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Joints in concrete floor slab on bar joists

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....  The contractor, without notifying anyone, substituted 0.6" x 28 ga
slabform. =
 No reinforcement was provided.  No joints were provided in the floor.
As I started looking into the problem, I realized that I could not find
=
a specific reference recommending  the use or nonuse of joints in such a
=
floor system.  I would appreciate some help on this.
=20
Since there is essentially no theoretical floor strength, it appears =
that the entire floor may have to be removed and replaced with =
reinforcing.  There are occupied offices directly under this floor.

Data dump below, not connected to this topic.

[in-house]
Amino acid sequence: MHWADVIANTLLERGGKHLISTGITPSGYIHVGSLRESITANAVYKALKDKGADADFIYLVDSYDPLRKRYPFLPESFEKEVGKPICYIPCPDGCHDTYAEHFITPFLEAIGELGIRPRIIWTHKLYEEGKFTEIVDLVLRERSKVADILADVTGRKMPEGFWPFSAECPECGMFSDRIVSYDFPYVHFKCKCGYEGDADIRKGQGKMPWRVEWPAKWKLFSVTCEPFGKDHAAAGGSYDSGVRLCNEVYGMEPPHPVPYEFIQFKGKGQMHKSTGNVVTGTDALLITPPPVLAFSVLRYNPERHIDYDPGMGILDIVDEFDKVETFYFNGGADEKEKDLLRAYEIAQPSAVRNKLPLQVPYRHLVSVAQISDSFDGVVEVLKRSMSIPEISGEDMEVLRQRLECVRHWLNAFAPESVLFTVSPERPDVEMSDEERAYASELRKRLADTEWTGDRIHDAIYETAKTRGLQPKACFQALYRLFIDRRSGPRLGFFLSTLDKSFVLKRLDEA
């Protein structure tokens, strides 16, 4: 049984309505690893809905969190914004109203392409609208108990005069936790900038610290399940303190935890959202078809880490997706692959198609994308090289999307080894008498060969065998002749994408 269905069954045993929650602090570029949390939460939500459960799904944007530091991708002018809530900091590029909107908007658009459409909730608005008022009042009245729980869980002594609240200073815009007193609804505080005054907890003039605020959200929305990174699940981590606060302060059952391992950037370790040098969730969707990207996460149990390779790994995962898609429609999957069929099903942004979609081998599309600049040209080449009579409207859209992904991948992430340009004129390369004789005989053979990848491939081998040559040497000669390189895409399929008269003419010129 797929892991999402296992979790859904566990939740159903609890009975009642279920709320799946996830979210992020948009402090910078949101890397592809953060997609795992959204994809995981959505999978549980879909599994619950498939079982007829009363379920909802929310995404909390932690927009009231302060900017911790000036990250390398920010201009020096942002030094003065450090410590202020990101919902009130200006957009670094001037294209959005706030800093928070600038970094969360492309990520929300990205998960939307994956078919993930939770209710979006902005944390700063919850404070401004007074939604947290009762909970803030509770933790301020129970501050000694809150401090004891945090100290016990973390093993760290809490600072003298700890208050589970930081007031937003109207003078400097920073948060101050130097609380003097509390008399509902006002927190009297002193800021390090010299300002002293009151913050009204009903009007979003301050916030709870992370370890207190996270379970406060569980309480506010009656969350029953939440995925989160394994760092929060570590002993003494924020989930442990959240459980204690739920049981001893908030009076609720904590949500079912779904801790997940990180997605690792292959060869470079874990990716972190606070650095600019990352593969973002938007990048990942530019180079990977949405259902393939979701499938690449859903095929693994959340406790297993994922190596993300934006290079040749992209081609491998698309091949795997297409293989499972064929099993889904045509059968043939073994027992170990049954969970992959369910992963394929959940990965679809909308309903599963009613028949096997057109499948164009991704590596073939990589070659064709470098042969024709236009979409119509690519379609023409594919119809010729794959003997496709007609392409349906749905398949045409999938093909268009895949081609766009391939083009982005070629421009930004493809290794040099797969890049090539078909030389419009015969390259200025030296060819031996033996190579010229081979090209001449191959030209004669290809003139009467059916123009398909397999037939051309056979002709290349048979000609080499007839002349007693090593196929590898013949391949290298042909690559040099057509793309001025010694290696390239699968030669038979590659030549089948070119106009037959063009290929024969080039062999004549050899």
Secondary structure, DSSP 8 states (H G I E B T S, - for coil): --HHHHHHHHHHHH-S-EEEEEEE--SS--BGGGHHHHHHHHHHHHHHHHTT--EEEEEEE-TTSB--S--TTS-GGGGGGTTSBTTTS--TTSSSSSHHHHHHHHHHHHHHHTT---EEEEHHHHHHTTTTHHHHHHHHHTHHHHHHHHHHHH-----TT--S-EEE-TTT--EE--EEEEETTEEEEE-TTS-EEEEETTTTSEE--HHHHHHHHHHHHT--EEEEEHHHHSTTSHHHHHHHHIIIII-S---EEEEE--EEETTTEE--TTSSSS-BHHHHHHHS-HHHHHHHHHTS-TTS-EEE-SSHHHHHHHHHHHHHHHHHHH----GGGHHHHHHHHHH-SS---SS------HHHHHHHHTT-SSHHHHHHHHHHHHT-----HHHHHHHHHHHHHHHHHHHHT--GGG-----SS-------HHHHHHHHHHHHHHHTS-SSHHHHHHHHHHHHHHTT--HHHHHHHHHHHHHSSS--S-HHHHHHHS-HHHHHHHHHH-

=20
Any comments?
=20
Thanks,
Dave Smith


I have three:

1.  28 gauge?  They wrap baked potatoes in stuff like that, don't they?

2.  This will end up costing the Contractor a lot of money.  Industrial
darwinism at work.

3.  Load tests.  Lots of load tests.  I believe the standard is proof
testing to at least 125 percent of the required strength.  Configure the
test apparatus to conservatively mimic the racking feet or whatever else
is intended to be used.

Frankly, I don't think much of trying to calculate capacities of thin
unreinforced slabs, especially in a situation such as yours where it
sounds like the concrete may not be that great, and it's already all
cracked up.  We don't know as much as we think we do about stuff like
that.

Oh, in answer to your first question, we don't joint floors on
structure.  As was pointed out, the underlying structure pretty much
renders them useless.  But we have composite deck and some mesh in the
floors.  In your case, I doubt joints would have accomplished anything
except to provide neat shear lines.

HTH,
Mike Hemstad, P.E.
TKDA
St. Paul, Minnesota

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